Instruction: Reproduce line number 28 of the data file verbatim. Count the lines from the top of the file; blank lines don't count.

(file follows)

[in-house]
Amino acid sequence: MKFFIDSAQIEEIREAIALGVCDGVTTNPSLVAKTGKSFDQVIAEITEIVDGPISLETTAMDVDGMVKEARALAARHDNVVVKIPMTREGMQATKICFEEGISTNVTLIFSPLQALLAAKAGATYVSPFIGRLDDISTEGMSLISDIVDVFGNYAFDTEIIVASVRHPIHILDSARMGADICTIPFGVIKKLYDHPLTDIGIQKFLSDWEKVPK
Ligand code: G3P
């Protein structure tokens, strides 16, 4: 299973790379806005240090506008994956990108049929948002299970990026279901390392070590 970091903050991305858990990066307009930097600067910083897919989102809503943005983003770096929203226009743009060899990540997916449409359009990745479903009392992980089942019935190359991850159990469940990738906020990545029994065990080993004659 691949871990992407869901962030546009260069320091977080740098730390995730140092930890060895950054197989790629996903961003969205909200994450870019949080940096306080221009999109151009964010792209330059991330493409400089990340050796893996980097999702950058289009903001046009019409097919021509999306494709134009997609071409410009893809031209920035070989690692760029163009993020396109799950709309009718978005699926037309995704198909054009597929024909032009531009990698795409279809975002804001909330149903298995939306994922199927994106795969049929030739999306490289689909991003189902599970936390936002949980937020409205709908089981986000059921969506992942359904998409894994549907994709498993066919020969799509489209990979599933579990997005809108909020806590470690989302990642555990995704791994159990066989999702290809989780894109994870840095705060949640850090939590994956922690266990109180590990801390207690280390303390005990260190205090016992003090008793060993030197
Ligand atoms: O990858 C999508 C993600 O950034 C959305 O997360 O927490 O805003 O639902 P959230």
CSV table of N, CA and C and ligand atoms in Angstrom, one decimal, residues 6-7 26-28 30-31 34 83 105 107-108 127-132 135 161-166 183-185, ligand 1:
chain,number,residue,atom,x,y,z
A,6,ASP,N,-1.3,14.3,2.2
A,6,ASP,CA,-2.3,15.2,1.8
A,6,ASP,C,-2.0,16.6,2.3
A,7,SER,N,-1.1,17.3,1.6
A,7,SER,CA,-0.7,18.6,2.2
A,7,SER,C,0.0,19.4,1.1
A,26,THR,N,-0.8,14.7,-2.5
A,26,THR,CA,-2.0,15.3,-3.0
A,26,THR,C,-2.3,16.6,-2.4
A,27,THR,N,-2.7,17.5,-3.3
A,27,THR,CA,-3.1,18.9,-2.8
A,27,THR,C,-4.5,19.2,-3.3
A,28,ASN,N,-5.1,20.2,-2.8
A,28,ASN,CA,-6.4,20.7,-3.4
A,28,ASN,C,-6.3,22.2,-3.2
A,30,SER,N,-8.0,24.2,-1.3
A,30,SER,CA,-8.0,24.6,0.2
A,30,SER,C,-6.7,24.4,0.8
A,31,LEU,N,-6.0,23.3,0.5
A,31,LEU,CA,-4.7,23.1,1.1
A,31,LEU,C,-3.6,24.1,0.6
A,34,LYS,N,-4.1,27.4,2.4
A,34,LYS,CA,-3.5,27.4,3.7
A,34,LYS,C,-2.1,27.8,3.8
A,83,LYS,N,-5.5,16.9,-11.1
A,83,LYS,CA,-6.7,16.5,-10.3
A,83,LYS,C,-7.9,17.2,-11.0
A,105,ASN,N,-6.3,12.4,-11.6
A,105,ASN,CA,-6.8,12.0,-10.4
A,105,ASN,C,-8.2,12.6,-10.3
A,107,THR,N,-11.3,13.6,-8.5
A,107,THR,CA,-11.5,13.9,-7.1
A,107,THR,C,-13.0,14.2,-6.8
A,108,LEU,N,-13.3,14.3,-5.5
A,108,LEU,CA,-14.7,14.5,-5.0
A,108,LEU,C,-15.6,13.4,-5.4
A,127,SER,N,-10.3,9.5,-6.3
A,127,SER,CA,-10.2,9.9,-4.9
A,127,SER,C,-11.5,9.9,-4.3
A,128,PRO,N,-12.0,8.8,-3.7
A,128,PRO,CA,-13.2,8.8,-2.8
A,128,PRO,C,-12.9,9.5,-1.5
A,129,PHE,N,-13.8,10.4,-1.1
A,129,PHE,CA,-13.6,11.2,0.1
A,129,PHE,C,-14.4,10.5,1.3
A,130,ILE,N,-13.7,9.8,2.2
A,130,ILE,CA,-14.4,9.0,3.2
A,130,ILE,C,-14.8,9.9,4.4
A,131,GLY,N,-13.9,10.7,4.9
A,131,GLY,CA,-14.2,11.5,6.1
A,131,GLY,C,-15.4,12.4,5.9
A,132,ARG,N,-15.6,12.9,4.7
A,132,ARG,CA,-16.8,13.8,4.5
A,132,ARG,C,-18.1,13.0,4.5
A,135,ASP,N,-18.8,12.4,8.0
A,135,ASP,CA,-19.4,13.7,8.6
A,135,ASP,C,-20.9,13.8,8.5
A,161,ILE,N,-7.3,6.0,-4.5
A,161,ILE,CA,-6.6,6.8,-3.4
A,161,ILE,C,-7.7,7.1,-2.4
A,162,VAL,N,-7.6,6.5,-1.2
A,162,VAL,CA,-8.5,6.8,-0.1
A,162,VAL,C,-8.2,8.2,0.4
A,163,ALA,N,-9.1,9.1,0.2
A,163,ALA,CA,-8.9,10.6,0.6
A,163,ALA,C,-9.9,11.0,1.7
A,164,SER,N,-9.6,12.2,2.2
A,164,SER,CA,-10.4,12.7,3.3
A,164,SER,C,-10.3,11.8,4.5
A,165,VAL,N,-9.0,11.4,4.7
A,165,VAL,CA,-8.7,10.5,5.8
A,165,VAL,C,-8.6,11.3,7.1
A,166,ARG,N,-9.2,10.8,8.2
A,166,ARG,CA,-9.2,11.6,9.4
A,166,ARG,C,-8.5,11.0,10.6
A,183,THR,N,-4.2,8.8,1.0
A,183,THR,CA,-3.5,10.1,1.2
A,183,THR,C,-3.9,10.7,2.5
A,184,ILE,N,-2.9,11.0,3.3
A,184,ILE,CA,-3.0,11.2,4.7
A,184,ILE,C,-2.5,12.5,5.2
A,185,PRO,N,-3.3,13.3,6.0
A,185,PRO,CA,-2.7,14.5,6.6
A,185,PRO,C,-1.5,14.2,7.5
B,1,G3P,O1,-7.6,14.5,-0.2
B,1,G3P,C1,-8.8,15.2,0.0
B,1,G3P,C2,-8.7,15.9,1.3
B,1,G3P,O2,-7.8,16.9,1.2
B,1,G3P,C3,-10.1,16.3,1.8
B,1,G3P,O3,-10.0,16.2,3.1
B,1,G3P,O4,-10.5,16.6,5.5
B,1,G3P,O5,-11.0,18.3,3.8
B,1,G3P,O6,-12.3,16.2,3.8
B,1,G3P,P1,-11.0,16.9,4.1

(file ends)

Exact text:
A,31,LEU,C,-3.6,24.1,0.6